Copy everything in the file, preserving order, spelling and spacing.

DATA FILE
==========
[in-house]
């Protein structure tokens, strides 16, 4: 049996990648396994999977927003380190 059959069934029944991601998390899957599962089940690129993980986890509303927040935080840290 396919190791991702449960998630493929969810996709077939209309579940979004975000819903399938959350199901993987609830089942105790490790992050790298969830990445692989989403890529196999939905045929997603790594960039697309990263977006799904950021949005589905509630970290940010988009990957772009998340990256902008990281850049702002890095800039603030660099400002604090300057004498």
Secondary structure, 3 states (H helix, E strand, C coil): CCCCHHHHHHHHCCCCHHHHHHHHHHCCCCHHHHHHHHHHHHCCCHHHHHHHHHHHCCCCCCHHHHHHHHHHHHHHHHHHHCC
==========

[in-house]
């Protein structure tokens, strides 16, 4: 049996990648396994999977927003380190 059959069934029944991601998390899957599962089940690129993980986890509303927040935080840290 396919190791991702449960998630493929969810996709077939209309579940979004975000819903399938959350199901993987609830089942105790490790992050790298969830990445692989989403890529196999939905045929997603790594960039697309990263977006799904950021949005589905509630970290940010988009990957772009998340990256902008990281850049702002890095800039603030660099400002604090300057004498």
Secondary structure, 3 states (H helix, E strand, C coil): CCCCHHHHHHHHCCCCHHHHHHHHHHCCCCHHHHHHHHHHHHCCCHHHHHHHHHHHCCCCCCHHHHHHHHHHHHHHHHHHHCC